Mutation of the β-amyloid precursor protein in familial Alzheimer's disease increases β-protein production

  title={Mutation of the $\beta$-amyloid precursor protein in familial Alzheimer's disease increases $\beta$-protein production},
  author={Martin O. Citron and Tilman Oltersdorf and Christian Haass and Lisa McConlogue and Albert Y Hung and Peter Seubert and Carmen Vigo‐Pelfrey and Ivan Lieberburg and Dennis J. Selkoe},
PROGRESSIVE cerebral deposition of the 39–43-amino-acid amy-loid β-protein (Aβ) is an invariant feature of Alzheimer's disease which precedes symptoms of dementia by years or decades. The only specific molecular defects that cause Alzheimer's disease which have been identified so far are missense mutations in the gene encoding the β-amyloid precursor protein (β3-APP) in certain families with an autosomal dominant form of the disease (familial Alzheimer's disease, or FAD)1–5. These mutations are… 
The amyloid beta protein precursor mutations linked to familial Alzheimer's disease alter processing in a way that fosters amyloid deposition.
  • S. Younkin
  • Biology
    The Tohoku journal of experimental medicine
  • 1994
The data show that all of the FAD-linked beta APP mutations alter beta APP processing in a way that increases the likelihood of amyloid formation.
Phosphorylation of amyloid beta (Aβ) peptides – A trigger for formation of toxic aggregates in Alzheimer's disease
These findings demonstrate a novel molecular mechanism that triggers aggregation and toxicity of Aβ, and the identification of extracellular protein kinase A should also stimulate pharmacological approaches to decrease Aβ phosphorylation in the therapy and/or prevention of AD.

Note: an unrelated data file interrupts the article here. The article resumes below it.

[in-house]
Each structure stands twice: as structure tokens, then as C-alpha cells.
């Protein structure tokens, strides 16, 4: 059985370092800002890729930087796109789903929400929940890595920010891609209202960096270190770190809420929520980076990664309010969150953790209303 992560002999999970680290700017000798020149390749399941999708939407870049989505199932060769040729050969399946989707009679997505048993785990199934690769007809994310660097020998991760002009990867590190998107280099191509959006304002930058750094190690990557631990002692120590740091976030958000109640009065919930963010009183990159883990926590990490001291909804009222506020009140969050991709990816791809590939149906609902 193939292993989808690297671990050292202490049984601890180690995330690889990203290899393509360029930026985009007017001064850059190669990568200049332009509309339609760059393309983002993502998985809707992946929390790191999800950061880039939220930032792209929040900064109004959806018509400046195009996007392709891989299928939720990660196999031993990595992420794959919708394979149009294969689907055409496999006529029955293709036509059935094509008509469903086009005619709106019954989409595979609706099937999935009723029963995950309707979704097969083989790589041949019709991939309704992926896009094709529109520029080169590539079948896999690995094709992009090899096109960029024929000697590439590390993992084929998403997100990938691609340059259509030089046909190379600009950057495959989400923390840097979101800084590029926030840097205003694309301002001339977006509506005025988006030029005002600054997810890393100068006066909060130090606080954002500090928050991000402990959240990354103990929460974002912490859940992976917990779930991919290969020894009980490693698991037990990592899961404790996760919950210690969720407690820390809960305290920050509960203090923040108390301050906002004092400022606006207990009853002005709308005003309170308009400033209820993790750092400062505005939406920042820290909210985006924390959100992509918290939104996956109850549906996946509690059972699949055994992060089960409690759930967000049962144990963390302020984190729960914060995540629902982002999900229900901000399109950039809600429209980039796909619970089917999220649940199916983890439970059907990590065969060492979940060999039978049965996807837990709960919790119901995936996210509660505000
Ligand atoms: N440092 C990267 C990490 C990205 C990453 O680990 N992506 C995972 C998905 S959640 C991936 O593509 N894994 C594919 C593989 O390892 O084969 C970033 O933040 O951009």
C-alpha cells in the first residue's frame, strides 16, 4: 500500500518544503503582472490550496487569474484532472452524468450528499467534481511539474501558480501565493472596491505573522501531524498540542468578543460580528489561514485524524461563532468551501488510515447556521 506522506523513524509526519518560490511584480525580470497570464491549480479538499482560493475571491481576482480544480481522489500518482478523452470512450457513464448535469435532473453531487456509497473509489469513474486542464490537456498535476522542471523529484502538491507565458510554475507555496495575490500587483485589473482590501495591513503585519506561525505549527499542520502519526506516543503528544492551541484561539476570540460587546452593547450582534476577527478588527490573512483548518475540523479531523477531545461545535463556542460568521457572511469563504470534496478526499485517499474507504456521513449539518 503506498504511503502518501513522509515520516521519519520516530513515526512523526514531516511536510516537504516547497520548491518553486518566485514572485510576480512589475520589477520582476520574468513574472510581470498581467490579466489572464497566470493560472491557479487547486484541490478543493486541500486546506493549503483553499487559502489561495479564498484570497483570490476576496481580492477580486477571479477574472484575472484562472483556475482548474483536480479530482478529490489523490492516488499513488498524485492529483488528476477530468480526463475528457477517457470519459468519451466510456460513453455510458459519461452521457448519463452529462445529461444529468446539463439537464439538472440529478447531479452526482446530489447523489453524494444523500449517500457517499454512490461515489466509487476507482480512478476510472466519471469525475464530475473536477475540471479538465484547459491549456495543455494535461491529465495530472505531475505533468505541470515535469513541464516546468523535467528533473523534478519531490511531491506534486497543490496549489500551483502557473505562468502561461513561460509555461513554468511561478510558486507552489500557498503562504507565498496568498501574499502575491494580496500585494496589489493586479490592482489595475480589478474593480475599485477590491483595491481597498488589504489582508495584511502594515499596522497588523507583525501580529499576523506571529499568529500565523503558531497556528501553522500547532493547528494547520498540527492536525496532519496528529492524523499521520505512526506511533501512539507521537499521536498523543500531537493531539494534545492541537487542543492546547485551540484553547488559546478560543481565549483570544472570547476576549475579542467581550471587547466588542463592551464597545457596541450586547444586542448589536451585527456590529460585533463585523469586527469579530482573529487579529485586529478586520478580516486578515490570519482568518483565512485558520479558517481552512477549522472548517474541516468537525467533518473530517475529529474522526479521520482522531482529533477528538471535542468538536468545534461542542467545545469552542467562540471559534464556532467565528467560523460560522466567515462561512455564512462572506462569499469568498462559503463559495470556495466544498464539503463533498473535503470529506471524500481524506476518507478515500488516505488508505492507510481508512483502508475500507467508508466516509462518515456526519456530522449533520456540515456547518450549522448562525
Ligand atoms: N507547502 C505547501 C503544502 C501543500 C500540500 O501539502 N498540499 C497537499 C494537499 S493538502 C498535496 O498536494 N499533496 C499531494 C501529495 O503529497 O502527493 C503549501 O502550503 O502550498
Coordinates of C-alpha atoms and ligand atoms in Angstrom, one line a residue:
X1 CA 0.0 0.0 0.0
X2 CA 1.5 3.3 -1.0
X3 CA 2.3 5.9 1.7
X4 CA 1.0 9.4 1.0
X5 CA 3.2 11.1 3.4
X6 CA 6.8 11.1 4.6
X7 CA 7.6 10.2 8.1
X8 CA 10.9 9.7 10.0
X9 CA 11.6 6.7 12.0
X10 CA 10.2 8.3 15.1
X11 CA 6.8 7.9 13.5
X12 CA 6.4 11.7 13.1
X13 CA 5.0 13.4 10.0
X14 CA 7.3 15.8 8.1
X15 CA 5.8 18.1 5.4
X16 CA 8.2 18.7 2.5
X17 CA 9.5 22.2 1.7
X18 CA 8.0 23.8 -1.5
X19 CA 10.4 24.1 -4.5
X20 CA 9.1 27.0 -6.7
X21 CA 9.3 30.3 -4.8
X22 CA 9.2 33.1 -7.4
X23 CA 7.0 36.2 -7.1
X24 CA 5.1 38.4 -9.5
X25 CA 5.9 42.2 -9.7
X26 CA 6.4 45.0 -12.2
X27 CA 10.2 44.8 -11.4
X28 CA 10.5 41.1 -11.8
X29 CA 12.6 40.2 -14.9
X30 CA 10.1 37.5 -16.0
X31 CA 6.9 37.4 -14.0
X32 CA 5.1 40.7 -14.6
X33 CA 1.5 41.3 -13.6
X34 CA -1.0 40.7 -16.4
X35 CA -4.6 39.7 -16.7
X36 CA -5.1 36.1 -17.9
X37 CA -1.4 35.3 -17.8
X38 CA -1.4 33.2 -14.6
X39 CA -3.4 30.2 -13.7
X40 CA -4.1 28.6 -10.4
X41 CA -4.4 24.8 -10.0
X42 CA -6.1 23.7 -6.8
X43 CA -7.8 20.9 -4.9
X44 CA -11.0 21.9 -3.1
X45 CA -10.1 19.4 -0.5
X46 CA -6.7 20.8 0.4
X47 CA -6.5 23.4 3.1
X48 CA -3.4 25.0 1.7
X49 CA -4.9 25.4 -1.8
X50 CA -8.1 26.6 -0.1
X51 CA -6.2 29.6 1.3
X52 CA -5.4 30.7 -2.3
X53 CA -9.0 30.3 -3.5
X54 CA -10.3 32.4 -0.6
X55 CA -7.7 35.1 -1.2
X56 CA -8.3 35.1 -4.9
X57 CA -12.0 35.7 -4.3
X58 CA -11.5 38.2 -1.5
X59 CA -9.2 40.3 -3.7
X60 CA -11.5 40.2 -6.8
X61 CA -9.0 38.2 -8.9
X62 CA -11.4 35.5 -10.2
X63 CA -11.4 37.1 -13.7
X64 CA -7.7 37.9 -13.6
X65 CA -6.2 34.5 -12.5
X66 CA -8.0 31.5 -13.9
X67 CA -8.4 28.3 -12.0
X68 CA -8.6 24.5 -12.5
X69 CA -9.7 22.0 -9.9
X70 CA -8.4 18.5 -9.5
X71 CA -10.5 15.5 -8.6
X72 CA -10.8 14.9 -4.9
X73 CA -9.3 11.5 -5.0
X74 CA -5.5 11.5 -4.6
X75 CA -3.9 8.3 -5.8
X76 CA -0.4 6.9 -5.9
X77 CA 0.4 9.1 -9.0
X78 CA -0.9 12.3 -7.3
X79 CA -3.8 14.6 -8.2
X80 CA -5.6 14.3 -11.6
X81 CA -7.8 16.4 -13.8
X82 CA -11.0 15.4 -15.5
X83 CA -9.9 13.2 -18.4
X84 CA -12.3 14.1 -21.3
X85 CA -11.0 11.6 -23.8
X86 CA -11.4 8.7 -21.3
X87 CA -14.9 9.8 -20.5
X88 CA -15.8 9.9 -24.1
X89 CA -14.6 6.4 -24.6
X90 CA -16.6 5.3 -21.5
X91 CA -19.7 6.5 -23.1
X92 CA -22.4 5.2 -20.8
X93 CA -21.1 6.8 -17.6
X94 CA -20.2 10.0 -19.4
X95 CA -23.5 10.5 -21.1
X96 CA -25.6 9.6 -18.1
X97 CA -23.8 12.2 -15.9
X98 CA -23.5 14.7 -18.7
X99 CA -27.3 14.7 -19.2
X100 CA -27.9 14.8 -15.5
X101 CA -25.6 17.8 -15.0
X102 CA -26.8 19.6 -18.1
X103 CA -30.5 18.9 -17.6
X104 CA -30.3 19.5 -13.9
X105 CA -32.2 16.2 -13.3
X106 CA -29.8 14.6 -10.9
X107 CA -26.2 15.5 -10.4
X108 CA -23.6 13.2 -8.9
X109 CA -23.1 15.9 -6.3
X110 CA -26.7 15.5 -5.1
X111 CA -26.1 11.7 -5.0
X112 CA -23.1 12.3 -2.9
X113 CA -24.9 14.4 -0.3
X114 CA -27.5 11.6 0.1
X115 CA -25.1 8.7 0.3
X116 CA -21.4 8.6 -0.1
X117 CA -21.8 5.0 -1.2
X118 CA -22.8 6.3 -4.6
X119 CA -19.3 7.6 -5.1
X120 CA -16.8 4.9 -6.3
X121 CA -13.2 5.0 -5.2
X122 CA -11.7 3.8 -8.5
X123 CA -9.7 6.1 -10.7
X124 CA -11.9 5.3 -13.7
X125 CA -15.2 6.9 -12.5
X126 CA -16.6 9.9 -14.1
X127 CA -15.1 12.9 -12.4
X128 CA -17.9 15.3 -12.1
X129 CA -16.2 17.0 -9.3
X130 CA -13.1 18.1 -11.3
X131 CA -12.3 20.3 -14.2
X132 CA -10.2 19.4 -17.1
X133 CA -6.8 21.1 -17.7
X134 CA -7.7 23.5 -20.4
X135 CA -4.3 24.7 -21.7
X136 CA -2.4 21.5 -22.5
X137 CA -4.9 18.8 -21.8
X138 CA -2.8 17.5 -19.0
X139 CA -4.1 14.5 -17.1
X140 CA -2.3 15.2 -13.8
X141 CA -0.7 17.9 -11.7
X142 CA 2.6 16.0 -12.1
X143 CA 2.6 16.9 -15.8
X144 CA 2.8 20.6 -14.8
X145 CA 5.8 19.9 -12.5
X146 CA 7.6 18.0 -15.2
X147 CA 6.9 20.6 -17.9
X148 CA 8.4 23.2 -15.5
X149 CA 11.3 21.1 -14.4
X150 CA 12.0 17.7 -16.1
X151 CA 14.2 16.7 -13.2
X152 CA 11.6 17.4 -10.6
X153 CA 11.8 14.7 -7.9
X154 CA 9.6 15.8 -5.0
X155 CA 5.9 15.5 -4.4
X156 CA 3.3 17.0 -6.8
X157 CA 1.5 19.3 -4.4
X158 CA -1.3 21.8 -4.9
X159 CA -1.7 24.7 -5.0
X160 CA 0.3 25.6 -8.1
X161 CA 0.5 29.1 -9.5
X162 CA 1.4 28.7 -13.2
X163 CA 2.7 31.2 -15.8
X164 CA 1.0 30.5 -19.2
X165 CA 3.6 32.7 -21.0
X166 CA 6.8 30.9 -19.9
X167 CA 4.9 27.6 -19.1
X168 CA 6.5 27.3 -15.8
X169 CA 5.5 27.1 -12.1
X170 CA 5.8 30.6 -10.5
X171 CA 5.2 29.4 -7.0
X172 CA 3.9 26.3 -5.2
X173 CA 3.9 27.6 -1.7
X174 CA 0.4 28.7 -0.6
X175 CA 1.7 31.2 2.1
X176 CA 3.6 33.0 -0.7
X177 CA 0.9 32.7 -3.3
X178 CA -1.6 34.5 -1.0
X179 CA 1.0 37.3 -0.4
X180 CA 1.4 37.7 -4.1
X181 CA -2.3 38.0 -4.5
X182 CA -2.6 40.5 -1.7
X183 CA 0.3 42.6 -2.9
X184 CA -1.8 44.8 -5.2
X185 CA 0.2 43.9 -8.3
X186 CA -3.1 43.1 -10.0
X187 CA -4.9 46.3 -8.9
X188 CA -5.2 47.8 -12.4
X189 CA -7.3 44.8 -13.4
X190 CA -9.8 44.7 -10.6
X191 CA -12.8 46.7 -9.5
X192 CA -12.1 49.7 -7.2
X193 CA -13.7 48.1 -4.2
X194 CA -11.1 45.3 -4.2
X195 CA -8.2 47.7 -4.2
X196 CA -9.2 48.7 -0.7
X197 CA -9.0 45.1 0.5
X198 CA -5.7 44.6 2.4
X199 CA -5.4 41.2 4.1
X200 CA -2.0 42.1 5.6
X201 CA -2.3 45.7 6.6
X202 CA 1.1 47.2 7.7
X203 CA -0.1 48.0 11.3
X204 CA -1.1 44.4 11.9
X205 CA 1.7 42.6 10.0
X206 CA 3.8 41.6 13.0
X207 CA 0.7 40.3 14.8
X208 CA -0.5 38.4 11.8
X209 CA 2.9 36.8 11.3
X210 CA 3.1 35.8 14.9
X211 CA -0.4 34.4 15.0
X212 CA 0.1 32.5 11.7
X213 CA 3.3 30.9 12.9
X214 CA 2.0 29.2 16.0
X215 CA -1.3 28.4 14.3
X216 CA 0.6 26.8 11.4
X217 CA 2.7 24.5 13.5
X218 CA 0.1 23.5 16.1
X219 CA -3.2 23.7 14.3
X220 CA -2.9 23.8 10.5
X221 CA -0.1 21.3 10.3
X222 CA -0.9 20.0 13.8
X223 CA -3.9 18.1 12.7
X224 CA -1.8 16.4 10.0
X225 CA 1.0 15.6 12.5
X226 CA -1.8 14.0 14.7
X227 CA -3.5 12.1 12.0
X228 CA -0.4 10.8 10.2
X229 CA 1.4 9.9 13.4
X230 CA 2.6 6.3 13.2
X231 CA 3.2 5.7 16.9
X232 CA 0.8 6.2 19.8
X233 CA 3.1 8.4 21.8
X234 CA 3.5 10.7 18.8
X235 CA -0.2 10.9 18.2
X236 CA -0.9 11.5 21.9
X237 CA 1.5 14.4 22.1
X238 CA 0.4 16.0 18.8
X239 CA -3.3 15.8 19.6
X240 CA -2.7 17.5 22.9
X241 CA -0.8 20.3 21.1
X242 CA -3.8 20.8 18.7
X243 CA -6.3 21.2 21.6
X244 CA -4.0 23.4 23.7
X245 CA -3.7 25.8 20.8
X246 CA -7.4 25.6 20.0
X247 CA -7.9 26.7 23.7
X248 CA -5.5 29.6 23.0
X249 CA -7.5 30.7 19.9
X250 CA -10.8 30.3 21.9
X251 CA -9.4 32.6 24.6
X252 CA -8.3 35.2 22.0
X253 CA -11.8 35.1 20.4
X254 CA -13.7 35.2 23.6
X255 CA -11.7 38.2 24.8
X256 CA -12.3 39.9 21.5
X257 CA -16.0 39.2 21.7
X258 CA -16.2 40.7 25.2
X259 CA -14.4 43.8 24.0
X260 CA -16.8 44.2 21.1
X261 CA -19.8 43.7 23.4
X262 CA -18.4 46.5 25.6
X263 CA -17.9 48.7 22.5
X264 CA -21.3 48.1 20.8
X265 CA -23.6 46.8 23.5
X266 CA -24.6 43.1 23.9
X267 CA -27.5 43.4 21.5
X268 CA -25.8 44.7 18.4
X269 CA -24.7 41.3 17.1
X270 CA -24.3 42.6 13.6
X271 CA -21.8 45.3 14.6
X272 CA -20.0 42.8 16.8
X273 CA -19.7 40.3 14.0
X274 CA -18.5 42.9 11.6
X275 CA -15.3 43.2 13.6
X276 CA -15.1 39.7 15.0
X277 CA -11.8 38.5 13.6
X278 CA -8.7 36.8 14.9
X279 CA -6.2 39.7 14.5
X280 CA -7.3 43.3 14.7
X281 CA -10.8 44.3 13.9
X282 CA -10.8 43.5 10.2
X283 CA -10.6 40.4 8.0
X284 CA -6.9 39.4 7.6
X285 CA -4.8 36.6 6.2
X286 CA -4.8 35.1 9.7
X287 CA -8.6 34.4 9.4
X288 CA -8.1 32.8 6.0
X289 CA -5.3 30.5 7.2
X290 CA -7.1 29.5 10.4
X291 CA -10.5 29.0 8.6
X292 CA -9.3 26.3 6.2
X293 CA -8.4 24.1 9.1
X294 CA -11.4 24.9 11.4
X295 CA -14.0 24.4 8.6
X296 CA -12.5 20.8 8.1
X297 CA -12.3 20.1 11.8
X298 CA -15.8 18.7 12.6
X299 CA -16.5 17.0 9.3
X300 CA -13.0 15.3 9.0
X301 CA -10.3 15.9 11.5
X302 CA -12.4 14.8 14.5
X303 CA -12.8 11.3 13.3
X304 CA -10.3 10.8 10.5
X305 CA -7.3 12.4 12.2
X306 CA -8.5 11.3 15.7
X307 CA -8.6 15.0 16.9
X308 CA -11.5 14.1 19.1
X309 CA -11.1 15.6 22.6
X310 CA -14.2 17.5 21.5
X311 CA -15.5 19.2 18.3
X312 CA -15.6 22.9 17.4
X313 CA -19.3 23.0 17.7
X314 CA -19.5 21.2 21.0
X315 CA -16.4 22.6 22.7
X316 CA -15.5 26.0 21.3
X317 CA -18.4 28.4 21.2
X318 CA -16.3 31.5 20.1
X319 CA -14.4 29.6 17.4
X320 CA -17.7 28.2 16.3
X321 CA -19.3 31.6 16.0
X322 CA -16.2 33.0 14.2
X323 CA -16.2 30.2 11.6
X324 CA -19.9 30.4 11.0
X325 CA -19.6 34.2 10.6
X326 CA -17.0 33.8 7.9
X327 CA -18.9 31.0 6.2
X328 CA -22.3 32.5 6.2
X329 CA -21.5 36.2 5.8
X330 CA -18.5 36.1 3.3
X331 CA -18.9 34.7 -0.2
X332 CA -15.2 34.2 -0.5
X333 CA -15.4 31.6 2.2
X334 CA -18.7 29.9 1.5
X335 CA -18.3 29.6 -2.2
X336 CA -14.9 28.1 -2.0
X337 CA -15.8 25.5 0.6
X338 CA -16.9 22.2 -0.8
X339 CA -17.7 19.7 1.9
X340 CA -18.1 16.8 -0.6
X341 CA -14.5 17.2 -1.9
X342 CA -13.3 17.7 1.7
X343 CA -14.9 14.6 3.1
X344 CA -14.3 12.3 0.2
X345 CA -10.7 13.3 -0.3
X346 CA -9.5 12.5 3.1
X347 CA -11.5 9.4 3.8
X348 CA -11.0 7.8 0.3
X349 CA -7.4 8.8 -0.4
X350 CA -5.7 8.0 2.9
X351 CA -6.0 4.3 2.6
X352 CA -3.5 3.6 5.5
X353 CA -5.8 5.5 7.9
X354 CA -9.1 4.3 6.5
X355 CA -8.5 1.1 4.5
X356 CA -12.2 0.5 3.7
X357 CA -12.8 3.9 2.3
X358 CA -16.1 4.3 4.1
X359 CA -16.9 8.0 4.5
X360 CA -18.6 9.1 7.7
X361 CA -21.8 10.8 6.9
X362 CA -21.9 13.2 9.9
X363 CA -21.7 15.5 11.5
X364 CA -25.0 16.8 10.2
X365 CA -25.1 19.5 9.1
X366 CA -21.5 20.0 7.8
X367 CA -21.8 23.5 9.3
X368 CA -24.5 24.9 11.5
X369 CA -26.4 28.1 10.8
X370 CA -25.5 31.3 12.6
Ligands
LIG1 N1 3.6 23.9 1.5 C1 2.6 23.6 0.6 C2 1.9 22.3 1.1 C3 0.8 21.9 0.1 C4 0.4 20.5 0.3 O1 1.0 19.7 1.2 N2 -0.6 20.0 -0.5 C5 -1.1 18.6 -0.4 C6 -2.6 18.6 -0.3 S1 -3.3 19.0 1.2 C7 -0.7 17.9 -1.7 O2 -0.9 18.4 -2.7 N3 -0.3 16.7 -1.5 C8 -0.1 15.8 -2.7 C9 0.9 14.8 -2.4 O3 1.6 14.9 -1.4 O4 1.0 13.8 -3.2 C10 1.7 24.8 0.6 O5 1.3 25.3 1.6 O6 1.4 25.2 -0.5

Amyloid Precursor Protein, Presenilins, and α-Synuclein: Molecular Pathogenesis and Pharmacological Applications in Alzheimer's Disease
Treatments that block the accumulation of Aβ and α-synuclein might benefit a broad spectrum of neurodegenerative disorders, because some patients have clinical and pathological features of both diseases, raising the possibility of overlapping pathogenic pathways.
Alzheimer’s Disease and Hemorrhagic Stroke: Their Relationship to βA4 Amyloid Deposition
Distinct mutations have been reported in approximately 5% of early-onset Alzheimer disease (AD) families in the gene coding for the amyloid precursor protein (APP) located at chromosome 21q21.2.
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  • Biology
    Cellular and Molecular Life Sciences CMLS
  • 1998
In vitro and in vivo studies have demonstrated that each of these mutations alters proteolytic processing of APP, resulting in an increase in the production of Aβ42, a highly fibrillogenic peptide, that spontaneously aggregates and deposits in the brain.
Molecular consequences of amyloid precursor protein and presenilin mutations causing autosomal-dominant Alzheimer's disease
The reported cellular phenotypes of APP and PSEN mutations, the current understanding of their molecular mechanisms, the need to generate faithful models of PSEN mutation, and the potential bias ofAPP andPSEN mutations on therapeutic strategies that target Aβ are discussed.
What do we learn from a few familial Alzheimer's disease cases?
Interestingly, mutations in the Presenilin genes which are responsible for more then 40% of all familial AD cases also cause enhanced production of the elongated form of A beta, which strongly supports the amyloid cascade hypothesis.